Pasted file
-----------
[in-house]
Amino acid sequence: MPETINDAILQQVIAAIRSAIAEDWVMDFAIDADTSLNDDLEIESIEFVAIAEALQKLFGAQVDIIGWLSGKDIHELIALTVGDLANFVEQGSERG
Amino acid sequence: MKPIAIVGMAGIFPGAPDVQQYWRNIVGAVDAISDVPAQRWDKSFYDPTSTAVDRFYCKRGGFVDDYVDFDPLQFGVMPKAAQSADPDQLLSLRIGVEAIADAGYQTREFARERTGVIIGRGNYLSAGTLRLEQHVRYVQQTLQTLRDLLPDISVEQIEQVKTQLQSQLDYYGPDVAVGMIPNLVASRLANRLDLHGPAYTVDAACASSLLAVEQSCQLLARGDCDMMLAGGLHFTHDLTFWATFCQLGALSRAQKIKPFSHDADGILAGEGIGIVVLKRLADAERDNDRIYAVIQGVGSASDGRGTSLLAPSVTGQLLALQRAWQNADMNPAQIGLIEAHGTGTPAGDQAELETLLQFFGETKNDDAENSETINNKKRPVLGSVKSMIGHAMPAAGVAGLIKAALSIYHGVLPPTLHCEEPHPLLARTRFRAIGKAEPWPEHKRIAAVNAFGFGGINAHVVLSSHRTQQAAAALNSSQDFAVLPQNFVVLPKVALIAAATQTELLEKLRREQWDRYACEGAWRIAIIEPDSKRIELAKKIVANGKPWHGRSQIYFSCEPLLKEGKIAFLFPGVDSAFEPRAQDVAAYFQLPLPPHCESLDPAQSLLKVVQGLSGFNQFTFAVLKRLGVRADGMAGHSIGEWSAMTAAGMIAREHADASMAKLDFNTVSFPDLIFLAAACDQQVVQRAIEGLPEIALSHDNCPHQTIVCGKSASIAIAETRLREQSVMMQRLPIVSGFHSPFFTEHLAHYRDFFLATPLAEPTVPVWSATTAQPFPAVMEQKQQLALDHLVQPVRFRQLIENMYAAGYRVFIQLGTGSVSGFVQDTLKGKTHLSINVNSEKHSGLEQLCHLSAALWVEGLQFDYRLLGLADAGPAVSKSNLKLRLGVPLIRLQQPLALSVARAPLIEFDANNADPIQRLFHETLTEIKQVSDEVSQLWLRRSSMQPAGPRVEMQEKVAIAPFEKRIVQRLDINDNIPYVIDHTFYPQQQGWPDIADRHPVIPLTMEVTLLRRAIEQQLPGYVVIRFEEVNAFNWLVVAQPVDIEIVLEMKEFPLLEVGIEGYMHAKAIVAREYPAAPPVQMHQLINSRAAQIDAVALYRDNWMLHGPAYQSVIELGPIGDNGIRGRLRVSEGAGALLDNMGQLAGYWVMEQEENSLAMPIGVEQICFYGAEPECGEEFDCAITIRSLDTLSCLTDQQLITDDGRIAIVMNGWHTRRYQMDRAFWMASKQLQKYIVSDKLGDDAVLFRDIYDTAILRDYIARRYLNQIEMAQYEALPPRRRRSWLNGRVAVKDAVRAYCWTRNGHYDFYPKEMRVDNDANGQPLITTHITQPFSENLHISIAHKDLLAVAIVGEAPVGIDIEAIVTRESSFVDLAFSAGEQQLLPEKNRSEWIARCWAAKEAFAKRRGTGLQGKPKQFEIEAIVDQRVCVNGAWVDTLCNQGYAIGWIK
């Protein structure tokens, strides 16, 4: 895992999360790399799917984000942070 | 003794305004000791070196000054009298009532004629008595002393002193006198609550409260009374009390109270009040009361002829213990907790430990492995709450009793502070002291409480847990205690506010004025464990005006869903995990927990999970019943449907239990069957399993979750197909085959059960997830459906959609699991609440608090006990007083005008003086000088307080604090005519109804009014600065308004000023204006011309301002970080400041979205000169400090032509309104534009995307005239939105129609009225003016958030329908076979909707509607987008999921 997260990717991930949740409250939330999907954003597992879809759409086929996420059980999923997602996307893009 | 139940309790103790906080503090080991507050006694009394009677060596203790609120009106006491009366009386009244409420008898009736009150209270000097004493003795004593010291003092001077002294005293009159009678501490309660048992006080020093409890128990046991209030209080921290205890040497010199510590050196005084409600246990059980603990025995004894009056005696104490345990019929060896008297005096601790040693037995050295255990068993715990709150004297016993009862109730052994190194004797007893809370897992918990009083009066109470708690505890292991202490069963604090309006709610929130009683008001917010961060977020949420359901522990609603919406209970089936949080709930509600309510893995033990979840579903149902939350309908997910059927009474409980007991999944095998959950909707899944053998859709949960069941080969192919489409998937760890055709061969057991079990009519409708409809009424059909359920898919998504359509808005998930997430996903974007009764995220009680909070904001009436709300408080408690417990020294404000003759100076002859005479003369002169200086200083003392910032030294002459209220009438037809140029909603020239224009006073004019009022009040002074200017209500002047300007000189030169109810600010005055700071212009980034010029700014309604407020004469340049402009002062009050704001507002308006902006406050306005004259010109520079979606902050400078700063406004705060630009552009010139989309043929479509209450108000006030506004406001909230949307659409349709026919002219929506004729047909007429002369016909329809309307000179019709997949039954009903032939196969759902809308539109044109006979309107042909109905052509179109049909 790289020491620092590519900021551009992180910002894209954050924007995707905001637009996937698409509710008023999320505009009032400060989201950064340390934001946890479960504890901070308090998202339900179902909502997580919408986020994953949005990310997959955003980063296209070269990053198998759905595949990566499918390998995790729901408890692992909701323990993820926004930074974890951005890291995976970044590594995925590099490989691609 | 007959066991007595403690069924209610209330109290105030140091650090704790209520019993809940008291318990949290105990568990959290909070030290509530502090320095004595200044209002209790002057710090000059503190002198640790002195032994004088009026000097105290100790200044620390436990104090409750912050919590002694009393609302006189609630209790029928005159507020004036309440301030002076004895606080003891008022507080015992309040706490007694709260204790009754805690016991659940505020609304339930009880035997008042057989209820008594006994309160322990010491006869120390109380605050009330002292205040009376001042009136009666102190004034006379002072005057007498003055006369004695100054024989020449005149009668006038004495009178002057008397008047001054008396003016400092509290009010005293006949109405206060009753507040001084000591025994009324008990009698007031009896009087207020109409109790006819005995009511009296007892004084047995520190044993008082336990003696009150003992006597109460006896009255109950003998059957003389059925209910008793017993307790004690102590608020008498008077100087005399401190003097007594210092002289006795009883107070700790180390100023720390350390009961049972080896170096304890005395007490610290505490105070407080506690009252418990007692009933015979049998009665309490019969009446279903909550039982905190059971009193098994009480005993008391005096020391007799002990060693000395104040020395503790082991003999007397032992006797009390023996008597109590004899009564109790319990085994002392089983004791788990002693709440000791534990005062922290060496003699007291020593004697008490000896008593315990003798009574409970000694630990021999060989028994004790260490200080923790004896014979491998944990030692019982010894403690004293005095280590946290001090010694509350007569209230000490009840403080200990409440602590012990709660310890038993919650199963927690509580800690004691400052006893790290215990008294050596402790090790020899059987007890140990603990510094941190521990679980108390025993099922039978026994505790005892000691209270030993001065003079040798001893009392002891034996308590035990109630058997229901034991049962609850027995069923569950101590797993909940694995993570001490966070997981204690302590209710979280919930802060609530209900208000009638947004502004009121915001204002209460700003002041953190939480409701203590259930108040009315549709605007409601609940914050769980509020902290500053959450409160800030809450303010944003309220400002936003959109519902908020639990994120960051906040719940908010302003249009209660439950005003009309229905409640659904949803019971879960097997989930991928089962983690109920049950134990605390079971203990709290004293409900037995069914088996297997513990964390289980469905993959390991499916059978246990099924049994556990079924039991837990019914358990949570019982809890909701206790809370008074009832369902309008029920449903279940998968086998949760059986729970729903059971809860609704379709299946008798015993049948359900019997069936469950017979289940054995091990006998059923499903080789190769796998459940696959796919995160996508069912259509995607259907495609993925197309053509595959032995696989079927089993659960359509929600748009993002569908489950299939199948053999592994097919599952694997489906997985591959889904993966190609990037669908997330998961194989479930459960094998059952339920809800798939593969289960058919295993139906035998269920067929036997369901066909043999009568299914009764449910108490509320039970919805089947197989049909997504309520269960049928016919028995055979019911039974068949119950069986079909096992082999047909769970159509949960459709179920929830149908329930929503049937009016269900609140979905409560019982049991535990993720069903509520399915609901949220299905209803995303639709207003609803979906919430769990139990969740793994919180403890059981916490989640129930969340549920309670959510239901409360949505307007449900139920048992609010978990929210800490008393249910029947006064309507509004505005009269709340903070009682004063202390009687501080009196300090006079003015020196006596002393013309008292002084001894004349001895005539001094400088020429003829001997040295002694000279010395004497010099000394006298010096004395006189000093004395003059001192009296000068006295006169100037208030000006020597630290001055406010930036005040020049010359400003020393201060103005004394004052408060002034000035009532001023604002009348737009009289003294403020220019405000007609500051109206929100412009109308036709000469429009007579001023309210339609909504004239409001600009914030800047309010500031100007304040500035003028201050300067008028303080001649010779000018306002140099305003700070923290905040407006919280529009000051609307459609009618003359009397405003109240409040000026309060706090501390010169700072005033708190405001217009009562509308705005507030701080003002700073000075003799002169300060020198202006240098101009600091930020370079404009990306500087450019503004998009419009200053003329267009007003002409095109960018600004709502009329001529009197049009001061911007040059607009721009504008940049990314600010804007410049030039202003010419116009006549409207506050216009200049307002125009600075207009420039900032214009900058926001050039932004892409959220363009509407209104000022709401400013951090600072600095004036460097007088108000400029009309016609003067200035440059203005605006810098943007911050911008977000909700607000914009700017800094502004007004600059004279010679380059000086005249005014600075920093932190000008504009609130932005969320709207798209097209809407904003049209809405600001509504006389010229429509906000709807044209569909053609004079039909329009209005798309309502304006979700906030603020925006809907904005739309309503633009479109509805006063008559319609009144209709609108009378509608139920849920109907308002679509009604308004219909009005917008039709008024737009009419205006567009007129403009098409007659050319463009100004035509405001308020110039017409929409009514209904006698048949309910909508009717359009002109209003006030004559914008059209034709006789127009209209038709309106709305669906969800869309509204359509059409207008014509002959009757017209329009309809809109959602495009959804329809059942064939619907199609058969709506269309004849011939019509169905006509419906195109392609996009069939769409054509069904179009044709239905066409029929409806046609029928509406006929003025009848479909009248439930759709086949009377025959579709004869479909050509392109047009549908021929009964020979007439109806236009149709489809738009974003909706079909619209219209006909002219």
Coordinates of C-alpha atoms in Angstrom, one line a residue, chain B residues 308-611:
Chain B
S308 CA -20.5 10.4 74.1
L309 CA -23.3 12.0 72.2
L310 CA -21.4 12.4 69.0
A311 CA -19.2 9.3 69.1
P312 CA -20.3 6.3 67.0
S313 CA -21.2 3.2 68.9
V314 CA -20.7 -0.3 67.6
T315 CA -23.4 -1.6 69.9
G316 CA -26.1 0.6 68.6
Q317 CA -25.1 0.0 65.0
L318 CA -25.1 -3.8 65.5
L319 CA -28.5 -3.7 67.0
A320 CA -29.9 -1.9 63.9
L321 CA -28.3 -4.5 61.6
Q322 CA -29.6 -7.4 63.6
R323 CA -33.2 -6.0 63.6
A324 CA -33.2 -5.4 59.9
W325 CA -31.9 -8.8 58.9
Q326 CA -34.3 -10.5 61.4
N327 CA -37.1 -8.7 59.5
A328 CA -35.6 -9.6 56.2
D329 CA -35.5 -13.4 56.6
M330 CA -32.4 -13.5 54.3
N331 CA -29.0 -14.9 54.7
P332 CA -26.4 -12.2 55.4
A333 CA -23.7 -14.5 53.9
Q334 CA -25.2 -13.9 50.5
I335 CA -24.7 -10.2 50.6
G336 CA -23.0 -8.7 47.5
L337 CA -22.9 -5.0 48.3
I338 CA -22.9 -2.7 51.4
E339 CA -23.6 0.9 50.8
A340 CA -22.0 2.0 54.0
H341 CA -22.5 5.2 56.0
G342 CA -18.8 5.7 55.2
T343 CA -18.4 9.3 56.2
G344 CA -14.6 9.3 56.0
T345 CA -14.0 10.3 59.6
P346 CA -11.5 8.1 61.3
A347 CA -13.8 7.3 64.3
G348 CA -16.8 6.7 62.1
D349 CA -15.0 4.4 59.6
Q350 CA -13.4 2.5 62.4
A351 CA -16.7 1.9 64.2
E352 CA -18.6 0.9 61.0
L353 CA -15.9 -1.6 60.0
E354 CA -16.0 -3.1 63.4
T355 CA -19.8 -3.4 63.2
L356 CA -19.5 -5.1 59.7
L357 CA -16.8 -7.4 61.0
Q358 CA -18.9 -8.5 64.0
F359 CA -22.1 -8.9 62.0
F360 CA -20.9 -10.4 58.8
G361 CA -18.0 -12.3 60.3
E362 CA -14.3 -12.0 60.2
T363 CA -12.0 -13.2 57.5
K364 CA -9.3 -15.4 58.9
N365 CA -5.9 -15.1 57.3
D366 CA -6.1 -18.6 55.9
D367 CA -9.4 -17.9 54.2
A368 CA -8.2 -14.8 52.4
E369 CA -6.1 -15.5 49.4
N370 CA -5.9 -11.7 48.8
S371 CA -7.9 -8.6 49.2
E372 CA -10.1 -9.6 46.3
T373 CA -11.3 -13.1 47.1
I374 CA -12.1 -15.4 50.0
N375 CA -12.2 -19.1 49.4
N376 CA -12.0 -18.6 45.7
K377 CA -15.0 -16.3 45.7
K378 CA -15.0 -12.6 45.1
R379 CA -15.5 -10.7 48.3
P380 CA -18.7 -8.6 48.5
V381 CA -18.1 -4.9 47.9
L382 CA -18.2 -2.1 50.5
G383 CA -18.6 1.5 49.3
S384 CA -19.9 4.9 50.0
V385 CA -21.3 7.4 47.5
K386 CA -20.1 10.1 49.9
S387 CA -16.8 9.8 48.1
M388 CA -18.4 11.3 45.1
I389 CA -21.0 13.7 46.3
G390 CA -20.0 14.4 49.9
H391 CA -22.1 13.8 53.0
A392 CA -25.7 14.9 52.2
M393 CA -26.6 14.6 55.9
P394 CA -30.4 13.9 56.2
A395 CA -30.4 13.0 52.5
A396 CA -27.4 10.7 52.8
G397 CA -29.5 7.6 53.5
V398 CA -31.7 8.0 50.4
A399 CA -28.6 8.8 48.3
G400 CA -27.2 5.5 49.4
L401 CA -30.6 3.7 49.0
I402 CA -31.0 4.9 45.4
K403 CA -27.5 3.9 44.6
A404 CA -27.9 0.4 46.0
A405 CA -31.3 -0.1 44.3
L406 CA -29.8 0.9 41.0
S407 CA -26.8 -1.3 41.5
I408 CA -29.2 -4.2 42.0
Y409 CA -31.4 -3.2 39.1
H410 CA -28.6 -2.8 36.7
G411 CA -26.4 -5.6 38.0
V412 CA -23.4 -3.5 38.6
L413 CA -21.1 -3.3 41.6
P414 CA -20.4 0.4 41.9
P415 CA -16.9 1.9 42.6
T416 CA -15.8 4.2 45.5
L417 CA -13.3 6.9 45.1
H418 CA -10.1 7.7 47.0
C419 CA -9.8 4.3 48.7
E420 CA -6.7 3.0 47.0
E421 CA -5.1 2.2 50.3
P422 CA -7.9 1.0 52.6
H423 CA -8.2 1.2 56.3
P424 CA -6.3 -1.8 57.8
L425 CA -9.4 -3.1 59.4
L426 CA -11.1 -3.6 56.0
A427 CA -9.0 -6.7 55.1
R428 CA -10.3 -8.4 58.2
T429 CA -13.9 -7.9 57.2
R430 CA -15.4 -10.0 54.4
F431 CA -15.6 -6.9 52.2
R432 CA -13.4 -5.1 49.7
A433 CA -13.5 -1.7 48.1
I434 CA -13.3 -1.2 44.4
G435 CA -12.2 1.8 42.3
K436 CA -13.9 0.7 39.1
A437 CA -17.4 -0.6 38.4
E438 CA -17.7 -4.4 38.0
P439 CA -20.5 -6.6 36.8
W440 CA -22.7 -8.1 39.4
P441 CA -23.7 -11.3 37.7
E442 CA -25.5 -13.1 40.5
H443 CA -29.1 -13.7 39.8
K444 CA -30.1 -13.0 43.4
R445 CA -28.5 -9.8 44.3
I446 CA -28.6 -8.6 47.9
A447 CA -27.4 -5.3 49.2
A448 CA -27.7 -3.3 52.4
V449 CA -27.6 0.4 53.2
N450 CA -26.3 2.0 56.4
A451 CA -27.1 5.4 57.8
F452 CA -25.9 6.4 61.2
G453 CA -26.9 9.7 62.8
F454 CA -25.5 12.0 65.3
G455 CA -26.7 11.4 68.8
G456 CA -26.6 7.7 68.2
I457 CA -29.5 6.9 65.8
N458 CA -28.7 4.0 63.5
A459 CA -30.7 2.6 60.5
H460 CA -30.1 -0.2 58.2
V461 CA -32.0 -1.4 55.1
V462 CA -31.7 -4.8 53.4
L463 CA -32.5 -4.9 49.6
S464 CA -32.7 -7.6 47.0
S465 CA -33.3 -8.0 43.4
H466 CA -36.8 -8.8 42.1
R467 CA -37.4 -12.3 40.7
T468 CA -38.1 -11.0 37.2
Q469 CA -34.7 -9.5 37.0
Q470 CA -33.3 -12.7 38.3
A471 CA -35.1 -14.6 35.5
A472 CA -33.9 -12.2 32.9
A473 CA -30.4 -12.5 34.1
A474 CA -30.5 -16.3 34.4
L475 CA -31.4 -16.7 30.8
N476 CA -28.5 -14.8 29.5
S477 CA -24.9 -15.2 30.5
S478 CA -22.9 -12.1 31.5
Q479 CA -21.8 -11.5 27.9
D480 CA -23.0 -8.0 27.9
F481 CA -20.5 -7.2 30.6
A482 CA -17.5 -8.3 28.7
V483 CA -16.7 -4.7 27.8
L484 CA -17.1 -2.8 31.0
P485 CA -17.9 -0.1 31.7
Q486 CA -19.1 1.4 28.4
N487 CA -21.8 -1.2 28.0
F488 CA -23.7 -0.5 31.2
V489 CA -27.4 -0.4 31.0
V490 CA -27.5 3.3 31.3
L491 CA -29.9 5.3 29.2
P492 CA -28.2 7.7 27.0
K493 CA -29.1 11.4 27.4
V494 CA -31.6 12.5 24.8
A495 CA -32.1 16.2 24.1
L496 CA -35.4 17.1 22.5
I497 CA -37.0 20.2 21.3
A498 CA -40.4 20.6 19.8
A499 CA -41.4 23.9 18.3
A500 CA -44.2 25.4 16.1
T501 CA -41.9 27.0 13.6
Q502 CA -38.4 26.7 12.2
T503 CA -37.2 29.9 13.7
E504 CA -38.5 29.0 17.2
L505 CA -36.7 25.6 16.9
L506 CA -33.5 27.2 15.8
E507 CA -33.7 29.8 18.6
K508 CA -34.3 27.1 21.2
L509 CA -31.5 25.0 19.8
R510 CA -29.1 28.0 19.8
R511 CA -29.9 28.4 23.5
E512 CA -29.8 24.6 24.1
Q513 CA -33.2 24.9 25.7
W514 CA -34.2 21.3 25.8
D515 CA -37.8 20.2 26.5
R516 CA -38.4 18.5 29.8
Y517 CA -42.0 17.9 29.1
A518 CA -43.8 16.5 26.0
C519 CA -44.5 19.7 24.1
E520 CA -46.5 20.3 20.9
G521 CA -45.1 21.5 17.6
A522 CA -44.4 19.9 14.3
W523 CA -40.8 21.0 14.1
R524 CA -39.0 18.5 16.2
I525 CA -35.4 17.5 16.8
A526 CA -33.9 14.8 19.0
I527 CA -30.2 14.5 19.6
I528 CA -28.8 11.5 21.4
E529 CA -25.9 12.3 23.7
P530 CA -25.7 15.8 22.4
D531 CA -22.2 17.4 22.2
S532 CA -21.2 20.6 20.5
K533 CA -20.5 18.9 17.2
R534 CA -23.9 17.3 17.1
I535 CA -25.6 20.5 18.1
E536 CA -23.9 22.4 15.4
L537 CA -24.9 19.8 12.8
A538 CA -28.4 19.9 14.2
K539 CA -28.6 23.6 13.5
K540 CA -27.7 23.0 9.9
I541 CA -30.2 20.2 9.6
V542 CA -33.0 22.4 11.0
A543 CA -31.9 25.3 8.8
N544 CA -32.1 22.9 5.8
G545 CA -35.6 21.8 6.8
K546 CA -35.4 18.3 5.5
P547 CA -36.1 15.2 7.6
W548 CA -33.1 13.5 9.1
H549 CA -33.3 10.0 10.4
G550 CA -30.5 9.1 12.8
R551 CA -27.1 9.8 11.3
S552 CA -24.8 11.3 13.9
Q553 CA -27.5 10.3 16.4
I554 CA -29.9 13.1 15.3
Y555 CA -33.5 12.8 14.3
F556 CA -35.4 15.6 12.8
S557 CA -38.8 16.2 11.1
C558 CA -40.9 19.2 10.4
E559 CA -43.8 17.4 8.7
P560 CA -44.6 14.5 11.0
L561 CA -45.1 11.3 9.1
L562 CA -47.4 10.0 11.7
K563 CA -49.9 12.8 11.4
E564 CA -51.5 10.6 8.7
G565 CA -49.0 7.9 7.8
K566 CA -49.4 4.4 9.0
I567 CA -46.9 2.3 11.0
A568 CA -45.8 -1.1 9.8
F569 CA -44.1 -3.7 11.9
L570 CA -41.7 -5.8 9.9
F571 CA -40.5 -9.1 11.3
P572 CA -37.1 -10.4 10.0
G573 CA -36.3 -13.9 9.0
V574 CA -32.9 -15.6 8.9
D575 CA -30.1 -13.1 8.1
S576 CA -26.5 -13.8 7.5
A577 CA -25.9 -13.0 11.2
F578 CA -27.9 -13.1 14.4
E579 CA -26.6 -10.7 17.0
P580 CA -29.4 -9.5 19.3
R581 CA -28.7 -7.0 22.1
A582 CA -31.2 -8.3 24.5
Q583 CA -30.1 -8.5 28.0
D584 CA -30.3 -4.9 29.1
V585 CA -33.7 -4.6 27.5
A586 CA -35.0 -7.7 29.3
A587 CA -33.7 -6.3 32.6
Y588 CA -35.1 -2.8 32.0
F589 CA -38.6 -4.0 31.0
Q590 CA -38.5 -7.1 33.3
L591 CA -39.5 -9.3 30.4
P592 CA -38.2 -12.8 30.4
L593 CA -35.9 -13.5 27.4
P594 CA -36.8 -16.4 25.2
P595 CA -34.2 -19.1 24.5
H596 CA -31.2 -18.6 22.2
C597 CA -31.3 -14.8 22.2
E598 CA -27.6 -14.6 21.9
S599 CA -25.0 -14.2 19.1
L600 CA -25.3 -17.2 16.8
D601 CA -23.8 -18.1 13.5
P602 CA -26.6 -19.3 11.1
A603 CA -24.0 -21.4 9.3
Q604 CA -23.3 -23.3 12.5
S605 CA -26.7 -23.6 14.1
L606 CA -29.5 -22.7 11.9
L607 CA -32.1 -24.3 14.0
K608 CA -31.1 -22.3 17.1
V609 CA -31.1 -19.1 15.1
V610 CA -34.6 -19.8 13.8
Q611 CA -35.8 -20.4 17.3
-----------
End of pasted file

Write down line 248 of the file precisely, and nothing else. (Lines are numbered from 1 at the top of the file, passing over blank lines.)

H549 CA -33.3 10.0 10.4